An objection made during an off-the-record conference which is not made part of the record does not preserve the question for review. York v. Conway Ford, Inc., 325 S.C. 170, 480 S.E.2d 726 (1997). Here, the initial off-the-record bench conferences were later made a part of the record by the acquiescence and agreement of the judge, Solicitor, and defense counsel. Under this scenario, York is inapplicable.

2. Objection Must Be on a Specific Ground

It is well settled that an objection must be on a specific ground. State v. Nichols, 325 S.C. 111, 481 S.E.2d 118 (1997); State v. New, 338 S.C. 313, 526 S.E.2d 237 (Ct. App. 1999). A general objection which does not specify the particular ground on which the objection is based is insufficient to preserve a question for review. State v. Patterson, 324 S.C. 5, 482 S.E.2d 760 (1997). In order to preserve for review an alleged error, the objection should be sufficiently specific to bring into focus the precise nature of the alleged error so it can be reasonably understood by the trial judge. New, 338 S.C. at 318, 526 S.E.2d at 239. See also Campbell v. Bi-Lo, Inc., 301 S.C. 448, 392 S.E.2d 477 (Ct. App. 1990)(where ground for objection is not stated in record, there is no basis for appellate review). Rule 103(a)(1), SCRE, however, only requires specificity where the ground for objection is not apparent from the context of the discussion contained in the record. New, 338 S.C. at 318, 526 S.E.2d at 239.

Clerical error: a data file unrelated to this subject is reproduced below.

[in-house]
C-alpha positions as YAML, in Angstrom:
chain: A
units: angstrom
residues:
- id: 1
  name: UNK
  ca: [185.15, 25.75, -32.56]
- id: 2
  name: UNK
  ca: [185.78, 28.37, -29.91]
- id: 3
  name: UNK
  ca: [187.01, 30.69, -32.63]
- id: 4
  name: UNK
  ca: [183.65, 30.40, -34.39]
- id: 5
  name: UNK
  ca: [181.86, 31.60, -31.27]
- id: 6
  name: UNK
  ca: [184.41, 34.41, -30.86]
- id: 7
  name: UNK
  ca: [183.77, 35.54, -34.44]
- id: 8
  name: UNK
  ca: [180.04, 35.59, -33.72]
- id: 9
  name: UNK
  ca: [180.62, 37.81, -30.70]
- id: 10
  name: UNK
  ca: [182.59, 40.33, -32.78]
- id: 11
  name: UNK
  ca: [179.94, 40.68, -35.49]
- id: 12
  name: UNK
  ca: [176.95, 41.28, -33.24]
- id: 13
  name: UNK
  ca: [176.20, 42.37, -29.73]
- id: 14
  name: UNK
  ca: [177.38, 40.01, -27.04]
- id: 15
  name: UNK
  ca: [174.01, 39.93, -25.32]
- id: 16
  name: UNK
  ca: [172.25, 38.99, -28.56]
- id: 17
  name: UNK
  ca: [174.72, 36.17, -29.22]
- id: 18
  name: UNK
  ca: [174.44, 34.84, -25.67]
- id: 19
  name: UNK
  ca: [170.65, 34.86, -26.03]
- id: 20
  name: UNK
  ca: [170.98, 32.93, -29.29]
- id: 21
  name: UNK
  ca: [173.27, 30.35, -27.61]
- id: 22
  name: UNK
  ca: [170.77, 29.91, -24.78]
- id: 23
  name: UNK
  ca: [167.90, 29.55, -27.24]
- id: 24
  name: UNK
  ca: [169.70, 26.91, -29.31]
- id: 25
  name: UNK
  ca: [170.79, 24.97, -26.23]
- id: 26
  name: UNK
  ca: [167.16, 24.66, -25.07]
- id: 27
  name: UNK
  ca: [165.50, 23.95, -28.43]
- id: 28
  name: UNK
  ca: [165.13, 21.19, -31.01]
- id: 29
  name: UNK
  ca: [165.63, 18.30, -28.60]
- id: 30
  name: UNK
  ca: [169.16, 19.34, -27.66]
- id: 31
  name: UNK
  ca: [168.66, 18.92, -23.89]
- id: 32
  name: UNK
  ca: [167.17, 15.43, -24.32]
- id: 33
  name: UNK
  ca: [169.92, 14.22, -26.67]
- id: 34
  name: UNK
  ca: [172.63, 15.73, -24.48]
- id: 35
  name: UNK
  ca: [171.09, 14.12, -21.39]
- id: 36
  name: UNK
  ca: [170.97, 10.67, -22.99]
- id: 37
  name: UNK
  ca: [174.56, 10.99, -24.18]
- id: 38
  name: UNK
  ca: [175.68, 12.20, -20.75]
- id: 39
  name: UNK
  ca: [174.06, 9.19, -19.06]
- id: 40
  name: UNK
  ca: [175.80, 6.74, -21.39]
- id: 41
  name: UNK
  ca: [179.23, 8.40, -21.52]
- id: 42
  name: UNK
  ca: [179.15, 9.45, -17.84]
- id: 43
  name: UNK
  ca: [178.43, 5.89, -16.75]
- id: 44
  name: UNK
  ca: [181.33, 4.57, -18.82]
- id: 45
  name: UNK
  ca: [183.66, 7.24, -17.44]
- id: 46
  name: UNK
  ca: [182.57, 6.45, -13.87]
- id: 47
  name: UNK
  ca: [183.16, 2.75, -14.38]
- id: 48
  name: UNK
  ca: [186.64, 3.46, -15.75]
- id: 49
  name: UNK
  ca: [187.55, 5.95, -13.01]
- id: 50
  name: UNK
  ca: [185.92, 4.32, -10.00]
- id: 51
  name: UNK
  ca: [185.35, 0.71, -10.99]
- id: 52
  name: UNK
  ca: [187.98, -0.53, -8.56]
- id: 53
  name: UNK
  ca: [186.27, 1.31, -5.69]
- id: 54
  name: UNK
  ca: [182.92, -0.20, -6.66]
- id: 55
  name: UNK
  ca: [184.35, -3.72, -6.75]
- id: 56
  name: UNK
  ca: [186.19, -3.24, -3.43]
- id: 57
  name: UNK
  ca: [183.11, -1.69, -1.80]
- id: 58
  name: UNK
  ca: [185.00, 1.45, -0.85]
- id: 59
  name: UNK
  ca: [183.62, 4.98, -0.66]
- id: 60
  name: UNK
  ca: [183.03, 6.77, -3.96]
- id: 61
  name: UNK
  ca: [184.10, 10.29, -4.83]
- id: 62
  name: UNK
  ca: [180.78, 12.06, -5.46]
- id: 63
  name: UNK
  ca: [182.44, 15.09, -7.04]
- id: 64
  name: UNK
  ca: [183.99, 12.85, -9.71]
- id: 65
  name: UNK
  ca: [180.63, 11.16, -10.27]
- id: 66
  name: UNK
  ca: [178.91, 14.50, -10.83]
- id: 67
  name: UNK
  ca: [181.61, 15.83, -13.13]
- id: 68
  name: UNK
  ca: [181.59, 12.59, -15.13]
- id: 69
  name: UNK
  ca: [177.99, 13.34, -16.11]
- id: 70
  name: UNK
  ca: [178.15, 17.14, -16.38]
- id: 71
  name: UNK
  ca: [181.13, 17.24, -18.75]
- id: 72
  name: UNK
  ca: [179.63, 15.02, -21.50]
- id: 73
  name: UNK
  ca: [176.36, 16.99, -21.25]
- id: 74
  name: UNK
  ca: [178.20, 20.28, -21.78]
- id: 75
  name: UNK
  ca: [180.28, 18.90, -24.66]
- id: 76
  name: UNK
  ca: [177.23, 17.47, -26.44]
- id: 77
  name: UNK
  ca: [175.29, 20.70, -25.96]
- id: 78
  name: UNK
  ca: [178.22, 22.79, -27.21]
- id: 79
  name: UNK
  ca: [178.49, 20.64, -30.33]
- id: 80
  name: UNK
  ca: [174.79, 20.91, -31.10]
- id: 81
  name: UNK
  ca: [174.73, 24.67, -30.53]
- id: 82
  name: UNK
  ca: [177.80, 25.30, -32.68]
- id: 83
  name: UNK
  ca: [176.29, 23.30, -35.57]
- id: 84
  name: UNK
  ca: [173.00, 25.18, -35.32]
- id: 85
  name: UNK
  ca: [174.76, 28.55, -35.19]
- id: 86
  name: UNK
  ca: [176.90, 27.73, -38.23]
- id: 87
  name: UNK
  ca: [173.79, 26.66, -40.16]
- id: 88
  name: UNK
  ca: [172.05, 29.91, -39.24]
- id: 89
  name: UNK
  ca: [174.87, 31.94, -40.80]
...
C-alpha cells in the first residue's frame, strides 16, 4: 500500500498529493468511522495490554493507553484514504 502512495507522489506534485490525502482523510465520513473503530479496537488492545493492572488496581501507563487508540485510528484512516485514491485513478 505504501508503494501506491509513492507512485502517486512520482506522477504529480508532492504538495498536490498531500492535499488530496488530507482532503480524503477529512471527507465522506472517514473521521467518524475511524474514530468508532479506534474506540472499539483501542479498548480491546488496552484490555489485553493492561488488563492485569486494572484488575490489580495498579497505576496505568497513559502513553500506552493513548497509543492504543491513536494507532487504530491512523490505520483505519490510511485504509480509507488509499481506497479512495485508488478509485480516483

As part of the first objection to the Solicitor's closing argument, defense counsel explained the basis of her objection was relevancy. Her second objection referred to the initial objection. After the trial judge's instructions, defense counsel requested curative instructions. Upon denial of the request, defense counsel moved for a mistrial. We hold the issue is preserved for our review.

B. The Test

A Solicitor's closing argument must be carefully tailored so it does not appeal to the personal biases of the jurors. State v. Copeland, 321 S.C. 318, 468 S.E.2d 620 (1996); State v. Linder, 276 S.C. 304, 278 S.E.2d 335 (1981). Further, the argument may not be calculated to arouse the jurors' passions or prejudices and its content should stay within the record and its reasonable inferences. Simmons v. State, 331 S.C. 333, 503 S.E.2d 164 (1998). Moreover, the State cannot, through evidence or argument, comment upon a defendant's exercise of a constitutional right. State v. Johnson, 293 S.C. 321, 323, 360 S.E.2d 317, 319 (1987)("When an accused asserts a constitutional right, it is impermissible for the state to comment upon or argue in favor of guilt or punishment based upon his assertion of that right.").

The test of granting a new trial for alleged improper closing argument is whether the Solicitor's comments so infected the trial with unfairness as to make the resulting conviction a denial of due process. Darden v. Wainwright, 477 U.S. 168, 106 S.Ct. 2464, 91 L.Ed.2d 144 (1986); Donnelly v. DeChristoforo, 416 U.S. 637, 94 S.Ct. 1868, 40 L.Ed.2d 431 (1974); State v. Patterson, 324 S.C. 5, 482 S.E.2d 760 (1997); State v. Coleman, 301 S.C. 57, 389 S.E.2d 659 (1990). See also State v. Brisbon, 323 S.C. 324, 474 S.E.2d 433 (1996)(test of granting new trial for alleged improper closing argument of counsel is whether defendant was prejudiced to extent that he was denied a fair trial).

We find the Solicitor's comments are highly inappropriate and constitutionally impermissible.

C. Harmless Error Analysis